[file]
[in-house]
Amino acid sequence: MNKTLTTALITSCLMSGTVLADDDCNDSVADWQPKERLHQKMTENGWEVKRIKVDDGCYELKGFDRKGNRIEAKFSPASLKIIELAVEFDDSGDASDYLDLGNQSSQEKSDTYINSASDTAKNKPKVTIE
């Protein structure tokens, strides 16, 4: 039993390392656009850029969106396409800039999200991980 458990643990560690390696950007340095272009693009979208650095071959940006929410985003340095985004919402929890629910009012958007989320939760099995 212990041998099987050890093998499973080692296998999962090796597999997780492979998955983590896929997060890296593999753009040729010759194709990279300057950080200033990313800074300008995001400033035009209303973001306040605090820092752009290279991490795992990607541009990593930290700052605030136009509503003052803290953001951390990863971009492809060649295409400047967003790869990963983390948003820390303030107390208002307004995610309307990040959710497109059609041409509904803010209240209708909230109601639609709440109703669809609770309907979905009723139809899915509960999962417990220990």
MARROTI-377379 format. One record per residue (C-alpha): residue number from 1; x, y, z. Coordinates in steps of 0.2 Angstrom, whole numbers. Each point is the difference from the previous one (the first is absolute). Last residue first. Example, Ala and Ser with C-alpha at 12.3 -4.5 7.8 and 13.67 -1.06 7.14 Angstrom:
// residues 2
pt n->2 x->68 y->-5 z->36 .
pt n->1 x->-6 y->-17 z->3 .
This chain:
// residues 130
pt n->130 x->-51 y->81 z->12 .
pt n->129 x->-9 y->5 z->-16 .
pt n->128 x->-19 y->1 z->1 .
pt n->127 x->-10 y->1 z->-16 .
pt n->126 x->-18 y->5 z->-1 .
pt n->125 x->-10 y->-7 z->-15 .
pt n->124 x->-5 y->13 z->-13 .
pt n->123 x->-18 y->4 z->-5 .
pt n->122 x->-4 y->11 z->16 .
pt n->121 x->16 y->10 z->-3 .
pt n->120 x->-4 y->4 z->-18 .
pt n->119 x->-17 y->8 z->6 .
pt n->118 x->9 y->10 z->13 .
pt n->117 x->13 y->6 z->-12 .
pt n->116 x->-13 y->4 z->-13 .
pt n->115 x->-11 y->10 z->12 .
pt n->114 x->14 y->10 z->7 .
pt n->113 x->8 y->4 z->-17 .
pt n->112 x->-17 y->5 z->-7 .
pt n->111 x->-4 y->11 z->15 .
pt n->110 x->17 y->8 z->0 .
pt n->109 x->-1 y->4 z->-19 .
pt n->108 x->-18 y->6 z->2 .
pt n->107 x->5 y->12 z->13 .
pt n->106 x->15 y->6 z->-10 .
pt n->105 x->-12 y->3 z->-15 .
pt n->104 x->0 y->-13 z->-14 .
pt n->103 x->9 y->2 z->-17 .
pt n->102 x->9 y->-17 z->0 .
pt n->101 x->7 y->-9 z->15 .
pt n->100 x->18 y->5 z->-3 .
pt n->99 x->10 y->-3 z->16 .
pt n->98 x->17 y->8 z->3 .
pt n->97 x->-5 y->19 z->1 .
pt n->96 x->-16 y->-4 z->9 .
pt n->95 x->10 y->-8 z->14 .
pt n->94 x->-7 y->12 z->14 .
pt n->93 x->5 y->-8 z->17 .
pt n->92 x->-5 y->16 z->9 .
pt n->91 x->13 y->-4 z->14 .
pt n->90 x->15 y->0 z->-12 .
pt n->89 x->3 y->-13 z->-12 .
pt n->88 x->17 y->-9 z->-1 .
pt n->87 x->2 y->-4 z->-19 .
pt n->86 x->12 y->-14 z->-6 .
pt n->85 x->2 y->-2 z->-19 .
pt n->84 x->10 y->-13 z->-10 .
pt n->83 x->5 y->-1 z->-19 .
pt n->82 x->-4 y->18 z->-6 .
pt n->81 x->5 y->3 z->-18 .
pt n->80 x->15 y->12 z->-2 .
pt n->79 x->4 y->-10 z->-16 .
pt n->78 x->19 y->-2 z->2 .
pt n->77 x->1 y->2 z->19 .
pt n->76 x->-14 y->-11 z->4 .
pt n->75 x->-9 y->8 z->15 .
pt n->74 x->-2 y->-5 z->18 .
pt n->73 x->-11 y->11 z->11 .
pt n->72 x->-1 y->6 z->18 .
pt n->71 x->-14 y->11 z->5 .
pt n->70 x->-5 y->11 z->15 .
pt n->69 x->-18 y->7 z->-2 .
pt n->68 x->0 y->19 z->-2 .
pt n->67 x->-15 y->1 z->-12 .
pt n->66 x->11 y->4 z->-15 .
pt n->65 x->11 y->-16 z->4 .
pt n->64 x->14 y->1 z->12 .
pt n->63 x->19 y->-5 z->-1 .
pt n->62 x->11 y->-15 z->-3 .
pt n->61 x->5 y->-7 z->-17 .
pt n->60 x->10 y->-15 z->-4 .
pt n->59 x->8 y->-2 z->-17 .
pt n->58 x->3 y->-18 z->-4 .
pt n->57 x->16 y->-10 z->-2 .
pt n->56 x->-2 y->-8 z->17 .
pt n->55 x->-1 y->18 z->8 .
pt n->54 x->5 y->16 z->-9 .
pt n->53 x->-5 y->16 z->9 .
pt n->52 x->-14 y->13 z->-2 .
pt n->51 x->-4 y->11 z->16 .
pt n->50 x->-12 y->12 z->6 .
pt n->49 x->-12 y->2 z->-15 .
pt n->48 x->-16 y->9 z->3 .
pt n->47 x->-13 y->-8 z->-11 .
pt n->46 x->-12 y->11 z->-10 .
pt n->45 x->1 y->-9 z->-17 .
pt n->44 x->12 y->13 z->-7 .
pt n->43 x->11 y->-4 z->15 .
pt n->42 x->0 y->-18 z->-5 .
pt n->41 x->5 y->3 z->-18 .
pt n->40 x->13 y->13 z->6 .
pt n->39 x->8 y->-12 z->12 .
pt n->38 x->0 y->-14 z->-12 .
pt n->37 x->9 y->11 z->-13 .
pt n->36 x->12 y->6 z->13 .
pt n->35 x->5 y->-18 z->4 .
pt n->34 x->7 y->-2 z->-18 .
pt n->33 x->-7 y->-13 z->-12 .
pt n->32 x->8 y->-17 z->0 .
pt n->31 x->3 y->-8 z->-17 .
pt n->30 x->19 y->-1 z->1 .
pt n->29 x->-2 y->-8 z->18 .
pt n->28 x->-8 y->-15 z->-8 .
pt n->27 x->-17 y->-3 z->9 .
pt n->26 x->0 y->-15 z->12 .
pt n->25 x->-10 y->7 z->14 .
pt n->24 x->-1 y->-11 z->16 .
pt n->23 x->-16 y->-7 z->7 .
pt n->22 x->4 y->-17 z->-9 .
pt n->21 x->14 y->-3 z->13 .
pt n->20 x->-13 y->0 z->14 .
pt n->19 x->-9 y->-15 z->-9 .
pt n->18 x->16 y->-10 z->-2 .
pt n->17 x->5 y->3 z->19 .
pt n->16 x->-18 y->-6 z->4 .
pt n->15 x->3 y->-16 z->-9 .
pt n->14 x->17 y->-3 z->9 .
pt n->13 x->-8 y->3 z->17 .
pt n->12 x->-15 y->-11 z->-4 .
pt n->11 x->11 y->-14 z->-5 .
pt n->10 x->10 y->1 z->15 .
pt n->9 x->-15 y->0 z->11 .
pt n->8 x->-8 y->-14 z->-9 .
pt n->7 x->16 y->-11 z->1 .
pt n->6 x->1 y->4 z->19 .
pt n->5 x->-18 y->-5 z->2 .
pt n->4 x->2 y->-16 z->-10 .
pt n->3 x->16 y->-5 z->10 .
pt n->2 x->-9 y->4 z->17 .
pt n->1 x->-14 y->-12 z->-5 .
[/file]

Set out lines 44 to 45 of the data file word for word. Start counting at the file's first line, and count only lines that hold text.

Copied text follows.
pt n->96 x->-16 y->-4 z->9 .
pt n->95 x->10 y->-8 z->14 .